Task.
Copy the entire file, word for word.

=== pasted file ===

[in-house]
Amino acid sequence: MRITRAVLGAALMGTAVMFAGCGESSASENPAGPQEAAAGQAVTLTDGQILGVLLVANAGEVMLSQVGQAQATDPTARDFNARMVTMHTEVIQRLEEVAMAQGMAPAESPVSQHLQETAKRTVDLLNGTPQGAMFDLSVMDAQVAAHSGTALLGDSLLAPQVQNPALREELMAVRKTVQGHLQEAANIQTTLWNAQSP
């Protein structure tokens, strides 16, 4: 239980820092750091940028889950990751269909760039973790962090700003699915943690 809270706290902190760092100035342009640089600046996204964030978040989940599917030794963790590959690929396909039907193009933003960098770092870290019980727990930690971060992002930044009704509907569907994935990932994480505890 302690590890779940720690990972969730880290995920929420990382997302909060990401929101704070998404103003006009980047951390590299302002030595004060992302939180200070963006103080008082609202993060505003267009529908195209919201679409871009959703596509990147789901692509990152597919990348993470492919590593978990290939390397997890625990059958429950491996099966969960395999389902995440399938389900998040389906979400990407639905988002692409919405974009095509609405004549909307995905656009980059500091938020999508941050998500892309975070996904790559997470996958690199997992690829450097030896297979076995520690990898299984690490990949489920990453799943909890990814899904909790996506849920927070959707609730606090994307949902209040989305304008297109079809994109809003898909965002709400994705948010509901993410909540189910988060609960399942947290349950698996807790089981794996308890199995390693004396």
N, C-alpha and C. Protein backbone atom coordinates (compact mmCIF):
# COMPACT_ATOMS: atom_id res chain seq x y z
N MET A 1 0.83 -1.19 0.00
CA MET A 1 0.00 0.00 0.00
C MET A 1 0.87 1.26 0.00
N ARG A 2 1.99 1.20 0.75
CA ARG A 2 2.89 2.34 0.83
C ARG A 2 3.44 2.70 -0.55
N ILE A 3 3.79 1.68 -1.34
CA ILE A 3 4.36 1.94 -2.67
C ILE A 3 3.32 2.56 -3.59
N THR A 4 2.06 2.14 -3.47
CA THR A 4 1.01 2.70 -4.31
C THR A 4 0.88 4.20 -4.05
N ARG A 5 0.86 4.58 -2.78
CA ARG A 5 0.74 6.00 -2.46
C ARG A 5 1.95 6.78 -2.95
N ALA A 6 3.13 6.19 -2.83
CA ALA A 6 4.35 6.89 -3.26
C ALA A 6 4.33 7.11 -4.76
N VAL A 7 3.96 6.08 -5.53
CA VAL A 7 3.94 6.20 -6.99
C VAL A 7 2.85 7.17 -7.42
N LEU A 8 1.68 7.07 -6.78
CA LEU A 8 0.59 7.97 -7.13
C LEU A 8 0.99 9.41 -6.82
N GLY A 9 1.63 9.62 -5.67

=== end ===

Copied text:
[in-house]
Amino acid sequence: MRITRAVLGAALMGTAVMFAGCGESSASENPAGPQEAAAGQAVTLTDGQILGVLLVANAGEVMLSQVGQAQATDPTARDFNARMVTMHTEVIQRLEEVAMAQGMAPAESPVSQHLQETAKRTVDLLNGTPQGAMFDLSVMDAQVAAHSGTALLGDSLLAPQVQNPALREELMAVRKTVQGHLQEAANIQTTLWNAQSP
């Protein structure tokens, strides 16, 4: 239980820092750091940028889950990751269909760039973790962090700003699915943690 809270706290902190760092100035342009640089600046996204964030978040989940599917030794963790590959690929396909039907193009933003960098770092870290019980727990930690971060992002930044009704509907569907994935990932994480505890 302690590890779940720690990972969730880290995920929420990382997302909060990401929101704070998404103003006009980047951390590299302002030595004060992302939180200070963006103080008082609202993060505003267009529908195209919201679409871009959703596509990147789901692509990152597919990348993470492919590593978990290939390397997890625990059958429950491996099966969960395999389902995440399938389900998040389906979400990407639905988002692409919405974009095509609405004549909307995905656009980059500091938020999508941050998500892309975070996904790559997470996958690199997992690829450097030896297979076995520690990898299984690490990949489920990453799943909890990814899904909790996506849920927070959707609730606090994307949902209040989305304008297109079809994109809003898909965002709400994705948010509901993410909540189910988060609960399942947290349950698996807790089981794996308890199995390693004396």
N, C-alpha and C. Protein backbone atom coordinates (compact mmCIF):
# COMPACT_ATOMS: atom_id res chain seq x y z
N MET A 1 0.83 -1.19 0.00
CA MET A 1 0.00 0.00 0.00
C MET A 1 0.87 1.26 0.00
N ARG A 2 1.99 1.20 0.75
CA ARG A 2 2.89 2.34 0.83
C ARG A 2 3.44 2.70 -0.55
N ILE A 3 3.79 1.68 -1.34
CA ILE A 3 4.36 1.94 -2.67
C ILE A 3 3.32 2.56 -3.59
N THR A 4 2.06 2.14 -3.47
CA THR A 4 1.01 2.70 -4.31
C THR A 4 0.88 4.20 -4.05
N ARG A 5 0.86 4.58 -2.78
CA ARG A 5 0.74 6.00 -2.46
C ARG A 5 1.95 6.78 -2.95
N ALA A 6 3.13 6.19 -2.83
CA ALA A 6 4.35 6.89 -3.26
C ALA A 6 4.33 7.11 -4.76
N VAL A 7 3.96 6.08 -5.53
CA VAL A 7 3.94 6.20 -6.99
C VAL A 7 2.85 7.17 -7.42
N LEU A 8 1.68 7.07 -6.78
CA LEU A 8 0.59 7.97 -7.13
C LEU A 8 0.99 9.41 -6.82
N GLY A 9 1.63 9.62 -5.67